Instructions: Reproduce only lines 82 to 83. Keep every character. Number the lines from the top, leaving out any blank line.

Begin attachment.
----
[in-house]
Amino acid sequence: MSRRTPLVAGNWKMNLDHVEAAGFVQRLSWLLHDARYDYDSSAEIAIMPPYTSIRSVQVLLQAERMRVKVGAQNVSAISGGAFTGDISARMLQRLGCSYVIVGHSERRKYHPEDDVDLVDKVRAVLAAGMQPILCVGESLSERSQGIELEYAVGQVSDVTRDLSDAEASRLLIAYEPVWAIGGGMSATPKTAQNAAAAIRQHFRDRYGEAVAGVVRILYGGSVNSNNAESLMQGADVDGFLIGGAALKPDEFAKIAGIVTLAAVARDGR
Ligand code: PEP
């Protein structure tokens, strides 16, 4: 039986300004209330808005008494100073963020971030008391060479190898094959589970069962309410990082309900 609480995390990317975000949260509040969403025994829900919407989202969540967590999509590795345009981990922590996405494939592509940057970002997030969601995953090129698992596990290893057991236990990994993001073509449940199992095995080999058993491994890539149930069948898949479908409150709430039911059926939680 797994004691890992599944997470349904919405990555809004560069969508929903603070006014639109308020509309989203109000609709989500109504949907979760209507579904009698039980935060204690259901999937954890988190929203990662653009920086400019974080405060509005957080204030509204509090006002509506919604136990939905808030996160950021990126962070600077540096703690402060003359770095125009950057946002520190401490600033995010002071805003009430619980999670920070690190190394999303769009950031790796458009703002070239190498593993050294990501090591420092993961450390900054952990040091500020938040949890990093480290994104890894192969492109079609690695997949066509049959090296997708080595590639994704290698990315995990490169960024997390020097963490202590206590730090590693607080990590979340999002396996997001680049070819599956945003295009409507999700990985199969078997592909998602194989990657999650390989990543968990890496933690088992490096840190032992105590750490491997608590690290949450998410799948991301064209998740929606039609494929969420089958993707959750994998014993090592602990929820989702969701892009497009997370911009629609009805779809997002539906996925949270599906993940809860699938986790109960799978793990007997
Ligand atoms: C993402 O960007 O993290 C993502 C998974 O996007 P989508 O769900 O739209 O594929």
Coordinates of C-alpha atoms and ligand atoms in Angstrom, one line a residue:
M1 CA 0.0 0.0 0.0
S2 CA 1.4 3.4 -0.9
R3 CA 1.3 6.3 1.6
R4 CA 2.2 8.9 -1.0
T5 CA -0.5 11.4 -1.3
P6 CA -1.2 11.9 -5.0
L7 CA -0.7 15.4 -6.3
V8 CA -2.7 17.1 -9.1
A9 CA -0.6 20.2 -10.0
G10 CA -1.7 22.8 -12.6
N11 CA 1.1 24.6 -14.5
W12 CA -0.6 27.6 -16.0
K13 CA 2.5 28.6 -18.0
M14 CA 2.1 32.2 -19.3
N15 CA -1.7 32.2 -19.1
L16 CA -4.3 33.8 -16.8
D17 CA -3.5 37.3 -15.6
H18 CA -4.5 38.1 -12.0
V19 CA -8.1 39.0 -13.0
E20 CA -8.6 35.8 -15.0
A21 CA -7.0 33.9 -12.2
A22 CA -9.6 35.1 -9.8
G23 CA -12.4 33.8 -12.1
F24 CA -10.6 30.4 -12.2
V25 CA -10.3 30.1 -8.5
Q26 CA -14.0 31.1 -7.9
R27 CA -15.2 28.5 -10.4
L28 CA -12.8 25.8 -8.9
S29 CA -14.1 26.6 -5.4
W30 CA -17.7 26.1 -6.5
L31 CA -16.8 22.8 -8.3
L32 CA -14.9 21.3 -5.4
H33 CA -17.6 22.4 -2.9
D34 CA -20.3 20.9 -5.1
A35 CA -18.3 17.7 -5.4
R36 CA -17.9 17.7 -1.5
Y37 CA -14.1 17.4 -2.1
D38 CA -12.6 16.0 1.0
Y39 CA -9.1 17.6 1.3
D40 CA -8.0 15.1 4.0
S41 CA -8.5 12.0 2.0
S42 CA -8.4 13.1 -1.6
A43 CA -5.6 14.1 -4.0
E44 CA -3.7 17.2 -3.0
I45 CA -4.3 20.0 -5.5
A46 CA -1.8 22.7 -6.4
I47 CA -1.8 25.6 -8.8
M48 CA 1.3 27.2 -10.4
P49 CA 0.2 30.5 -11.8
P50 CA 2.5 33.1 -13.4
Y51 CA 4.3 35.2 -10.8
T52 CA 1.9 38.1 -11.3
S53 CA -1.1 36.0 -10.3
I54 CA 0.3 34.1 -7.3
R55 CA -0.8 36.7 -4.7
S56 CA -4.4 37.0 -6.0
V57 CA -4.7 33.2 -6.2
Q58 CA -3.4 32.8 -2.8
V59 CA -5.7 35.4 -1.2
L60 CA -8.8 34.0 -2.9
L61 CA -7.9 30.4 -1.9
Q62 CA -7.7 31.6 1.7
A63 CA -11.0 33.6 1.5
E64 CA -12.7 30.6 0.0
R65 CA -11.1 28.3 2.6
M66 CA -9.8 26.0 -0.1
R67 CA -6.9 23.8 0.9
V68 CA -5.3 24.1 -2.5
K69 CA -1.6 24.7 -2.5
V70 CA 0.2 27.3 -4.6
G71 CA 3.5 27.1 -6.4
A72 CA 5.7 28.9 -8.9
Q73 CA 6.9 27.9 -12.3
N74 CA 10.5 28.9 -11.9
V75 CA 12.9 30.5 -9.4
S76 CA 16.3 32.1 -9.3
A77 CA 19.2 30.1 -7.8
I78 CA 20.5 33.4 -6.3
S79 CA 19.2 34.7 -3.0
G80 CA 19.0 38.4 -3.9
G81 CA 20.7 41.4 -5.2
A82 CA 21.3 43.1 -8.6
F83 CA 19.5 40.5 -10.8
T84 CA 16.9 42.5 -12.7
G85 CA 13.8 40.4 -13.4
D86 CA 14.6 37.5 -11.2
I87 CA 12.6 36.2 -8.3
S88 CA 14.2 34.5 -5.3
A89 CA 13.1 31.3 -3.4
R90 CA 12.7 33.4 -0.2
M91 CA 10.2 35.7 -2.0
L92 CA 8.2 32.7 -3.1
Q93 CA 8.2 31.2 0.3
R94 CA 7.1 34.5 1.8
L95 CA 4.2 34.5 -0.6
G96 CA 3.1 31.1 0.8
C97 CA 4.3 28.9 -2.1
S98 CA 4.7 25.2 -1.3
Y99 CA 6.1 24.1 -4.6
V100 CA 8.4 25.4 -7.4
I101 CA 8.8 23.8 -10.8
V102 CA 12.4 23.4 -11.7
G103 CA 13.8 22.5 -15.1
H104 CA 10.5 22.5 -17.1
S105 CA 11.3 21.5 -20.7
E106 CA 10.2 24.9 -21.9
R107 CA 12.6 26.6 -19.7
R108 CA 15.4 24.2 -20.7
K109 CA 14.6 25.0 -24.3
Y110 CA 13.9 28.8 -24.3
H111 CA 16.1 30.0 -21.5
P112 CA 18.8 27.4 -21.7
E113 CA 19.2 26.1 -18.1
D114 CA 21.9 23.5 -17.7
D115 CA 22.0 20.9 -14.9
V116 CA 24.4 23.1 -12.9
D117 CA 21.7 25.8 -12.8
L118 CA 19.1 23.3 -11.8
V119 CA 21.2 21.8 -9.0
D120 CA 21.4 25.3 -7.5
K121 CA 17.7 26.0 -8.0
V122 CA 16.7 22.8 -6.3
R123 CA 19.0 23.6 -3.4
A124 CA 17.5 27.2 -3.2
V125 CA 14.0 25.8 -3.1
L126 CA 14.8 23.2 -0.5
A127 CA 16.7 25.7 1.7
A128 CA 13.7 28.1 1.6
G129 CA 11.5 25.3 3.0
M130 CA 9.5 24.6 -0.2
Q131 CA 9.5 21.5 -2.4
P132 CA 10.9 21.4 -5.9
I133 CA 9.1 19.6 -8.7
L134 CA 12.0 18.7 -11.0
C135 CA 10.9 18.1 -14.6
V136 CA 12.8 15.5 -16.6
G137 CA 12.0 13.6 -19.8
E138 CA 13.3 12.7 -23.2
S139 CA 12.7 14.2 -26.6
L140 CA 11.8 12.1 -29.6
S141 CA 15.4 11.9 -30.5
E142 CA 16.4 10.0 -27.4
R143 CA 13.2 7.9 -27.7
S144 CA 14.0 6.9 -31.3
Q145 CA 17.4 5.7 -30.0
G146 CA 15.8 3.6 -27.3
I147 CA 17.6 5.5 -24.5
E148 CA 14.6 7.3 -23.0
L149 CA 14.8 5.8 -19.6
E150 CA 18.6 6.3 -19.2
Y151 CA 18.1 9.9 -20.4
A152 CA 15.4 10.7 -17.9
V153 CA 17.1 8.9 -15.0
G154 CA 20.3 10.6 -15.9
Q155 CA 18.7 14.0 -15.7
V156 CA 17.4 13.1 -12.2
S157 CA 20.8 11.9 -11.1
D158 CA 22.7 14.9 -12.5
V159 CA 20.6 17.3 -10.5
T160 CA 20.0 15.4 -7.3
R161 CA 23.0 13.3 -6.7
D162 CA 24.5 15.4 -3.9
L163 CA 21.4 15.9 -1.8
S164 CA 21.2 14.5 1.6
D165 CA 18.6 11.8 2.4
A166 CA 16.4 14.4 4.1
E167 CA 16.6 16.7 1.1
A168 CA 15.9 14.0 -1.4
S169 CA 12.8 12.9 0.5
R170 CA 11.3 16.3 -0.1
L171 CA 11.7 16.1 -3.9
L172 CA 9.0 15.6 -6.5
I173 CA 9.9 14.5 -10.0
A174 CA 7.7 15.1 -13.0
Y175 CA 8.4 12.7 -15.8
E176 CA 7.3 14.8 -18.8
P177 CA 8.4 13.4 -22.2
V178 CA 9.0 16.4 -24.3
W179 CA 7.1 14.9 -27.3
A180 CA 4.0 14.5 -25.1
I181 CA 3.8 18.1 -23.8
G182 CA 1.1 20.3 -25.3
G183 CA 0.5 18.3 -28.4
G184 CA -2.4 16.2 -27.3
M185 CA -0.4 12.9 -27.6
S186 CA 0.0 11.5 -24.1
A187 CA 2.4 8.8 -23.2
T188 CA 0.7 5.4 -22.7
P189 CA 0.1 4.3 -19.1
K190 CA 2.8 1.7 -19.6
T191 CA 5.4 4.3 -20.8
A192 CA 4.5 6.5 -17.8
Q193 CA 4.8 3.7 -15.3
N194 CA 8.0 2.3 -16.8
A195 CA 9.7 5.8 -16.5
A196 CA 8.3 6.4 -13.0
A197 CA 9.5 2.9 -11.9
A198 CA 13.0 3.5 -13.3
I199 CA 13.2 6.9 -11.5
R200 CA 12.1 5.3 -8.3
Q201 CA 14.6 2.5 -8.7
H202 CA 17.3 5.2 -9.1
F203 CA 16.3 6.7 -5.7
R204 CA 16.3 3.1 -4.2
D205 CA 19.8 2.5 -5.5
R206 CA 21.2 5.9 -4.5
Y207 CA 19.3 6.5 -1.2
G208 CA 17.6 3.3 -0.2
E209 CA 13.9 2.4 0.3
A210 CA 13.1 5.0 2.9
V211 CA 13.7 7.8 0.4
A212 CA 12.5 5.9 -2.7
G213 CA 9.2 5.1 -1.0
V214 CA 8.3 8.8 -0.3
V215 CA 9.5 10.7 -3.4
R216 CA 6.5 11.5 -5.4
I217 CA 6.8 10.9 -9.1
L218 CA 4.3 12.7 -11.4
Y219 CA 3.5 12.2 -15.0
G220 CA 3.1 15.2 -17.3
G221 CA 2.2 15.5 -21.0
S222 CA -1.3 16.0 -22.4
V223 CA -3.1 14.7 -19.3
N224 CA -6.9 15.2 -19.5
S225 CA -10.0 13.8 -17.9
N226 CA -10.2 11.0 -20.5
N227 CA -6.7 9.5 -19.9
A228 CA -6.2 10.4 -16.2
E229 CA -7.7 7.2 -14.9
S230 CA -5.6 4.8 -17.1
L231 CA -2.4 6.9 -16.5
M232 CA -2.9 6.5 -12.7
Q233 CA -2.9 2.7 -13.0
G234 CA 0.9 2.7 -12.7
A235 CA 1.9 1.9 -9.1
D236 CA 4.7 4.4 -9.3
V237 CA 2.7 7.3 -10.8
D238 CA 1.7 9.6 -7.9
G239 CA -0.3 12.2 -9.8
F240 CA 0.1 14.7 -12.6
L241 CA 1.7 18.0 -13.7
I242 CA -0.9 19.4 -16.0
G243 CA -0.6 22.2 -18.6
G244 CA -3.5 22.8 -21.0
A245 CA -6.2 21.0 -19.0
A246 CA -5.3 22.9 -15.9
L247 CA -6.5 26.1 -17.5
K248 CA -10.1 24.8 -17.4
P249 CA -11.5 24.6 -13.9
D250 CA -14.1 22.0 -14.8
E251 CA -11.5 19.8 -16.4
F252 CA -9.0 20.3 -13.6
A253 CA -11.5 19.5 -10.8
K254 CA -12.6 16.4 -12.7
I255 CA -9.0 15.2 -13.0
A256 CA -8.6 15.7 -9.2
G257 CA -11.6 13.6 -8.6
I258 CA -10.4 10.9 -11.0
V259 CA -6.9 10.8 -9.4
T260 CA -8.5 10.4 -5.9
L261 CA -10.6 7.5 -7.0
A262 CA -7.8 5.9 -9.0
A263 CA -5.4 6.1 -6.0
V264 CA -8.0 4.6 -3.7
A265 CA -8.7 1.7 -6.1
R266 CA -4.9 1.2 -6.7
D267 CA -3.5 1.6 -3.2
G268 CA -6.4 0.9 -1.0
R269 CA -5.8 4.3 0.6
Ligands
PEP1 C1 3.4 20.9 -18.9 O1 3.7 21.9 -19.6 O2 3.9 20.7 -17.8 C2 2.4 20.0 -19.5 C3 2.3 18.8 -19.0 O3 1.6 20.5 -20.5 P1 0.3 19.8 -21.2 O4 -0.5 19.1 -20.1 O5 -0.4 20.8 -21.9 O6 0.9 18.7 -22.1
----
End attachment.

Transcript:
S76 CA 16.3 32.1 -9.3
A77 CA 19.2 30.1 -7.8